You might be asking yourself, ‘What is a vertically integrated AI stack?’ The short answer is that there isn’t a perfect definition, but there are a few good starting points to add some clarity to the discussion. Some of the popular raw ingredients to create a vertically integrated AI stack are data, hardware, machine learning framework and the cloud platform.
Before deciding to build our data science workbench, we evaluated multiple third-party solutions and determined that they could not easily scale to number of users or volume of data we anticipated on the platform, nor would they integrate well with Uber’s internal data tools and platforms. We also realized that building our own platform would enable us to target specific use cases, such as geospatial analytics, custom visualization, integration with Michelangelo (our machine learning framework), and deep learning. We concluded that our best option was to build an in-house solution. Before we began development, however, we needed to better understand user needs.
Percentiles have become one of the primary service level indicators to represent real systems monitoring performance. When used correctly, they provide a robust metric that can be used for base-of-mission critical service level objectives. However, there’s a reason for the ‘when used correctly’ above.
Last week Google and friends released the new major version of their OCR system: Tesseract 4. This release builds upon 2+ years of hard work and has completely overhauled the internal OCR engine. From the tesseract wiki: Tesseract 4.0 includes a new neural network-based recognition engine that delivers significantly higher accuracy (on document images) than the previous versions, in return for a significant increase in required compute power. On complex languages however, it may actually be faster than base Tesseract. We have now also updated the R package tesseract to ship with the new Tesseract 4 on MacOS and Windows. It uses the new engine by default, and the results are extremely impressive! Recognition is much more accurate then before, even without manually enhancing the image quality.
As person who works with data, one of the most exciting activities is to explore a fresh new dataset. You’re looking to understand what variables you have, how many records the data set contains, how many missing values, what is the variable structure, what are the variable relationships and more. While there is a ton you can do to get up and running, I want to show you a few simple commands to help you get a fast overview of the data set you are working with.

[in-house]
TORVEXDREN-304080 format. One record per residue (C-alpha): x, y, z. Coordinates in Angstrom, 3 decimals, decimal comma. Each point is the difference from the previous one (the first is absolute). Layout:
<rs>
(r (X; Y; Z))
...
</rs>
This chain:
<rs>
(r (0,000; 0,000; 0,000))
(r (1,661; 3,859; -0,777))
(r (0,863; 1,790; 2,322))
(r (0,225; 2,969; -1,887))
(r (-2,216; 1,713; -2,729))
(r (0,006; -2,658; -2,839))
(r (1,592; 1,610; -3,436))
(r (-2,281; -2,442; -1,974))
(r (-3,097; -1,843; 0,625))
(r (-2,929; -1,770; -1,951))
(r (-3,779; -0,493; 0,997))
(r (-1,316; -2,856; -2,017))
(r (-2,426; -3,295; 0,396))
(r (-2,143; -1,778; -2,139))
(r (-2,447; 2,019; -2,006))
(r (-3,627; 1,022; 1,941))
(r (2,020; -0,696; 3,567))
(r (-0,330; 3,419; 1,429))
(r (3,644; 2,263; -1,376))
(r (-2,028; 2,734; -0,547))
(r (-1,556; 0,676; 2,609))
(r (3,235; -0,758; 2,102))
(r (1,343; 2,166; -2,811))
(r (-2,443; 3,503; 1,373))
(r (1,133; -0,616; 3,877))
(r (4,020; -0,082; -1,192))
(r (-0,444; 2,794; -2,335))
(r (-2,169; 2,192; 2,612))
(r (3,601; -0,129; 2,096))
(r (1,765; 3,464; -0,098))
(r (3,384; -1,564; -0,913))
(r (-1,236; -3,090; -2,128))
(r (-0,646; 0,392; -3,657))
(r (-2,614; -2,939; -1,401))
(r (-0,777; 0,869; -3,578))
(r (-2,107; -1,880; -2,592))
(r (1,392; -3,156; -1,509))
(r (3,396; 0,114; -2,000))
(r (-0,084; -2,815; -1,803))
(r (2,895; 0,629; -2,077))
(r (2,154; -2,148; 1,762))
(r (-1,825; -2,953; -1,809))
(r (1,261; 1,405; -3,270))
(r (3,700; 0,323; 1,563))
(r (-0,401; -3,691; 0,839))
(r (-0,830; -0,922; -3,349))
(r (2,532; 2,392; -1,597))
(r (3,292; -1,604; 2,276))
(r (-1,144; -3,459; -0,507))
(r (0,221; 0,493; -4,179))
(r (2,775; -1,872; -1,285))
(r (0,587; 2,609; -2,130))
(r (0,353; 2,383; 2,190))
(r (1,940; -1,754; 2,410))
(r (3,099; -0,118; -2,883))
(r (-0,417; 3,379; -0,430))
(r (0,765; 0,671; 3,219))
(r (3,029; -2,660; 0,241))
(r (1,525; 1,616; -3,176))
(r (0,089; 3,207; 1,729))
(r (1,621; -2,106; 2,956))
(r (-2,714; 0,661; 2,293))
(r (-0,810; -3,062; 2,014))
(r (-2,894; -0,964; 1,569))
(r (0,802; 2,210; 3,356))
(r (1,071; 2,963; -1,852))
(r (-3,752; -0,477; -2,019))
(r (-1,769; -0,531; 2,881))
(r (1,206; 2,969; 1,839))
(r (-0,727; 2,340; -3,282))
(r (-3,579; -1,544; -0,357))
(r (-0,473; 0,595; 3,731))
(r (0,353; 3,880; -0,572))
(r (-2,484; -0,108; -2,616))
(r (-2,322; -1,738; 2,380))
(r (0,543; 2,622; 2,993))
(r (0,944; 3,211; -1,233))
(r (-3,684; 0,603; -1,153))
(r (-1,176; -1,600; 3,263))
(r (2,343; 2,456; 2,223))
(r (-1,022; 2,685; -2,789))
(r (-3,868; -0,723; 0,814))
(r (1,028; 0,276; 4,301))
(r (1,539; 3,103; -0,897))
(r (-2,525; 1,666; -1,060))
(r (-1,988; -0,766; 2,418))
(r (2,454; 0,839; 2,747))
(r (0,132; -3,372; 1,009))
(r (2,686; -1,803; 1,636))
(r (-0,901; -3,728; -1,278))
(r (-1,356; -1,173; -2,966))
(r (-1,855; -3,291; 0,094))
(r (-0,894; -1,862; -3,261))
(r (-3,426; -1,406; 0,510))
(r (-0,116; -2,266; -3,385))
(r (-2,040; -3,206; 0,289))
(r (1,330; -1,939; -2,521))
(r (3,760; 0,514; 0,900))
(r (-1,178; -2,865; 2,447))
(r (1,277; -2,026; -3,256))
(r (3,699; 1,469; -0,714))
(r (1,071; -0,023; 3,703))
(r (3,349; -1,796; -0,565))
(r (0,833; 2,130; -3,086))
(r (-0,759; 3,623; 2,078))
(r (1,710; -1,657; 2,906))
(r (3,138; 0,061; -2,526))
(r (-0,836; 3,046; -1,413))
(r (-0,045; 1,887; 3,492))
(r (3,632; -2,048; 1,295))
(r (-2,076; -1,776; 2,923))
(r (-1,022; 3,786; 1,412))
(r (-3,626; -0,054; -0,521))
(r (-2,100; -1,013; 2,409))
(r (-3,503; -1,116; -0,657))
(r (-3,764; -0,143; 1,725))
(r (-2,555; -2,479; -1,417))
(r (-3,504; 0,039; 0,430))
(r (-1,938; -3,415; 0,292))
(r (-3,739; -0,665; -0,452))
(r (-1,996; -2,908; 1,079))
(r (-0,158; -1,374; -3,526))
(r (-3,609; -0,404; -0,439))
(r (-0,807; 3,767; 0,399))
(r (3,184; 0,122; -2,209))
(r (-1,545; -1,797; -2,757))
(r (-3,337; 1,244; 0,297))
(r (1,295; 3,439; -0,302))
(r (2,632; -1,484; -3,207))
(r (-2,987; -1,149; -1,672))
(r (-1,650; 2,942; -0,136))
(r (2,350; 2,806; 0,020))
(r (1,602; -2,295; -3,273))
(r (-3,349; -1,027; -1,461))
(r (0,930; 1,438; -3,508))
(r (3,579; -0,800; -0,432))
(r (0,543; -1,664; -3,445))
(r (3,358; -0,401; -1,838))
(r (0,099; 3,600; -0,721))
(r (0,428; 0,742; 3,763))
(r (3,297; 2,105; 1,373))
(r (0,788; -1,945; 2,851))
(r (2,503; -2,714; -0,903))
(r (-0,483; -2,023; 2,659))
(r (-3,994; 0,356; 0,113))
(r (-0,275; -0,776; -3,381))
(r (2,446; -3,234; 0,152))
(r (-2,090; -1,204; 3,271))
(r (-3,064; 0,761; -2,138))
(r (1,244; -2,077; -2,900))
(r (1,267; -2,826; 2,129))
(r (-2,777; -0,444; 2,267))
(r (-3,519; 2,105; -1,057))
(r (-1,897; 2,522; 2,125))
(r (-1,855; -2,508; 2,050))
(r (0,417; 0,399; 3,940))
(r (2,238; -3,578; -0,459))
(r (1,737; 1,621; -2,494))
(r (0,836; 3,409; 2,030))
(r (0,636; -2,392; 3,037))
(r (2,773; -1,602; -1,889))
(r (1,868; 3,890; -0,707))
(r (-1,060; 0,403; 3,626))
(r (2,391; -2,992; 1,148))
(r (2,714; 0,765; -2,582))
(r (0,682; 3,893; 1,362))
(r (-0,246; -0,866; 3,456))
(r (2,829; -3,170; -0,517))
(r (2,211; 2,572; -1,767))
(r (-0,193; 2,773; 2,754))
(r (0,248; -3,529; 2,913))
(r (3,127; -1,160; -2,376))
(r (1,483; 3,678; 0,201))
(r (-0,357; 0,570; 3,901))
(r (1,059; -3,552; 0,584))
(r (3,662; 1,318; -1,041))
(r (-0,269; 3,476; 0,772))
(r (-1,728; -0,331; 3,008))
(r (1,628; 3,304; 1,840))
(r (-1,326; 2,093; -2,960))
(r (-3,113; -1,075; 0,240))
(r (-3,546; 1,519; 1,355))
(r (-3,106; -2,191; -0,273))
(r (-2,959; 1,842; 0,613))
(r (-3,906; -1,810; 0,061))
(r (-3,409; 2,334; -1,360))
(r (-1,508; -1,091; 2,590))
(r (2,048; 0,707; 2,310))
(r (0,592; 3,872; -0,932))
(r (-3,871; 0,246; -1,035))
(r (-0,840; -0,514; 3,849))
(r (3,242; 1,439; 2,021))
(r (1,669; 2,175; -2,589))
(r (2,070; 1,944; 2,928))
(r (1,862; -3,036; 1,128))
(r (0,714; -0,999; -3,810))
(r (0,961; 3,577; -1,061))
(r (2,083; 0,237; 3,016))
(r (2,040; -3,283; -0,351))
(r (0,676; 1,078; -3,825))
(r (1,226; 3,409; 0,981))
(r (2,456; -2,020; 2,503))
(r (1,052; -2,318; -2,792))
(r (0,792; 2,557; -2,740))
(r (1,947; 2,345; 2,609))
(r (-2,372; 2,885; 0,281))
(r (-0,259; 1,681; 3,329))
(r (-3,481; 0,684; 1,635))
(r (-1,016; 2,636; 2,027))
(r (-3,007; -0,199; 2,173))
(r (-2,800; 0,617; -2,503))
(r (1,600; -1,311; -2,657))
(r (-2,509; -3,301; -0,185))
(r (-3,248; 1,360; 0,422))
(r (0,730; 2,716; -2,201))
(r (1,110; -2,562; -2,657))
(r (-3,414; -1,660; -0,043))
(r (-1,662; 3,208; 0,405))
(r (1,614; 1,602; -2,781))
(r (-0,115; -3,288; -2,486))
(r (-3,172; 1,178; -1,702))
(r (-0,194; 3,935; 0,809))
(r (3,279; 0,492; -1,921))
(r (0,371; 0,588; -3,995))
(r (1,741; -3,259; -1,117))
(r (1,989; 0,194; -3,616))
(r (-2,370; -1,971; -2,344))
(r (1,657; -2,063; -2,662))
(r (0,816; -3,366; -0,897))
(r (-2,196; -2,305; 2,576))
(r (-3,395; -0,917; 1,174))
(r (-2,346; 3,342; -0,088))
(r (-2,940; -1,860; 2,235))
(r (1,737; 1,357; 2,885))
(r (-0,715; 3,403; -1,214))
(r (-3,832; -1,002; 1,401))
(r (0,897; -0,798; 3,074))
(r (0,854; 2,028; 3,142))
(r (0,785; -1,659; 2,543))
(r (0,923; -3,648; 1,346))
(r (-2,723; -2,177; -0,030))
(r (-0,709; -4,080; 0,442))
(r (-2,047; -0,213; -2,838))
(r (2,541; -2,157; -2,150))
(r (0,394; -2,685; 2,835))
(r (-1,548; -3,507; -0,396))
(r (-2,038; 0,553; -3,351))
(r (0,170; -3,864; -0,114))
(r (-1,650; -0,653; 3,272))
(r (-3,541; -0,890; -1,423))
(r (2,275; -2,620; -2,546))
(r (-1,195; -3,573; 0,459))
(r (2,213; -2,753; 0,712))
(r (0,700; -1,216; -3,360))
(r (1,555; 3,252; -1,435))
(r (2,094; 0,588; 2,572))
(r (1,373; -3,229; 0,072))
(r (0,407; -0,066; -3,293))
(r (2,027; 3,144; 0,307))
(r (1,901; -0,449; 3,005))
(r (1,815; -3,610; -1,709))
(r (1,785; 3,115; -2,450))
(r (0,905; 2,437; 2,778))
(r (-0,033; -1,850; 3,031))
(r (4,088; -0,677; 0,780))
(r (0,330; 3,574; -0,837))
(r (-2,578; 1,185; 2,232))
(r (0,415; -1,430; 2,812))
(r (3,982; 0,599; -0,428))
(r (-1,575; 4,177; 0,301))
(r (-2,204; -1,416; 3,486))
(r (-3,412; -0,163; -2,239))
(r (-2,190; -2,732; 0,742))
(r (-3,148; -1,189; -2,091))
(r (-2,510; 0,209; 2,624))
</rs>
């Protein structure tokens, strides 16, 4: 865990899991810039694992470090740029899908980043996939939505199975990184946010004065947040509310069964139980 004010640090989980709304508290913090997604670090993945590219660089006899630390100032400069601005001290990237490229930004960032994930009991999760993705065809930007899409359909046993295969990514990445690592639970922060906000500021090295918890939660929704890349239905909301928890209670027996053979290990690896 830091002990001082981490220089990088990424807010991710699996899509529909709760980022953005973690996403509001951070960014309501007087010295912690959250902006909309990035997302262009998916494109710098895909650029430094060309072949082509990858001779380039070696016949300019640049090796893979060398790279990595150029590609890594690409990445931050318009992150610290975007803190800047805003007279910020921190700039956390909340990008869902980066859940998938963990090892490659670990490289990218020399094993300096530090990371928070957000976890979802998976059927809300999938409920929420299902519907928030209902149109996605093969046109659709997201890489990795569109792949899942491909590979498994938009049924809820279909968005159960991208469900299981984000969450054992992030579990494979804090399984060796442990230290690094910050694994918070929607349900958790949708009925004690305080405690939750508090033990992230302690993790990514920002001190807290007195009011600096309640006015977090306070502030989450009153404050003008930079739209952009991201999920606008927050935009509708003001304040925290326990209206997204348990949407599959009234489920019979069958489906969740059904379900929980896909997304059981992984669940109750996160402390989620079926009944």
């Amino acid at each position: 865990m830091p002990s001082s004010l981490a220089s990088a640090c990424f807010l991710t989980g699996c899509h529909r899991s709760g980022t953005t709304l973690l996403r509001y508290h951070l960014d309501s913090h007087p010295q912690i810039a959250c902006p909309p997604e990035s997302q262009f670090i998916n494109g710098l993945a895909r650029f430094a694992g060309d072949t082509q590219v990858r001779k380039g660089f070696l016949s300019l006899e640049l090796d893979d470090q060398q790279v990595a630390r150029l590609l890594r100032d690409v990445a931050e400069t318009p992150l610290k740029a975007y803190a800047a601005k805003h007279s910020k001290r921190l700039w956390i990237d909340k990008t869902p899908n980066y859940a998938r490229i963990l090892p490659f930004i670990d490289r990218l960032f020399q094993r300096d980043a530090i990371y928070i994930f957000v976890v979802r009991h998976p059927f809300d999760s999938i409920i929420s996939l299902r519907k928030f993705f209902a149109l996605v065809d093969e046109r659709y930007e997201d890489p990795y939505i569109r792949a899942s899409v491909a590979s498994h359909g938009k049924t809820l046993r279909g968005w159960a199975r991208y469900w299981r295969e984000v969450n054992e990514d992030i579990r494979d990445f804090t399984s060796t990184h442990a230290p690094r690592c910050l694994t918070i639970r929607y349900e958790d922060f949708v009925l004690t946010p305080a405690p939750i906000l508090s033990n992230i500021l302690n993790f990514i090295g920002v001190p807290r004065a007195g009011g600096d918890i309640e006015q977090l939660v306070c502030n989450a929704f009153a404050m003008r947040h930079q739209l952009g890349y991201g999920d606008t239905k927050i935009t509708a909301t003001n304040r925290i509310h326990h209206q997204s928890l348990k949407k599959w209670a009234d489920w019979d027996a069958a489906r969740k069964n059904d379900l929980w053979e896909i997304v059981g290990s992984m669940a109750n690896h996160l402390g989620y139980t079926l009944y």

I experiment with some different ways of handling counts in tables that have been suppressed for confidentiality, and come up in favour of multiple imputation. The mice R package helpfully lets you define your own imputation algorithm.
There are dozens of machine learning algorithms out there. It is impossible to learn all their mechanics, however, many algorithms sprout from the most established algorithms, e.g. ordinary least squares, gradient boosting, support vector machines, tree-based algorithms and neural networks. At STATWORX we discuss algorithms daily to evaluate their usefulness for a specific project or problem. In any case, understanding these core algorithms is key to most machine learning algorithms in the literature. While I like reading machine learning research papers, the maths is sometimes hard to follow. That is why I am a fan of implementing the algorithms in R by myself. Of course this means digging through the maths as well. However, you can challenge your understanding of the algorithm directly. In my two subsequent blog posts I will introduce two machine learning algorithms in under 150 lines of R Code. The algorithms will cover all core mechanics, while being very generic. You can find all code on my GitHub.
Today, we’re continuing our blog series on new features in RStudio 1.2. If you’d like to try these features out for yourself, you can download a preview release of RStudio Pro 1.2.
Hey everyone, This is the second and final part of this series. In this post, we will convert this paper into python code and thereby attain a practical understanding of what Simulated Annealing is, and how it can be used for Clustering. Part 1 of this series covers the theoretical explanation of Simulated Annealing (SA) with some examples. I recommend you to read it. However, if you are very knowledgeable or familiar with SA, I think you can understand most of what you are going to read, but you can always go to Part 1 and read it if anything is uncertain to you. I’m not going to explain the complete paper, only the practical part. So, let us start by knowing what clustering means. Clustering is a type of unsupervised learning technique where the goal is to attach labels to unlabeled objects based on the similarities between the objects. Let’s quickly jump into a real-world example where clustering can be used so that you will have a better understanding. Suppose there is a Shopping Website where you can view clothes, accessories and buy them if you like.
Concept learning through probabilistic programming.
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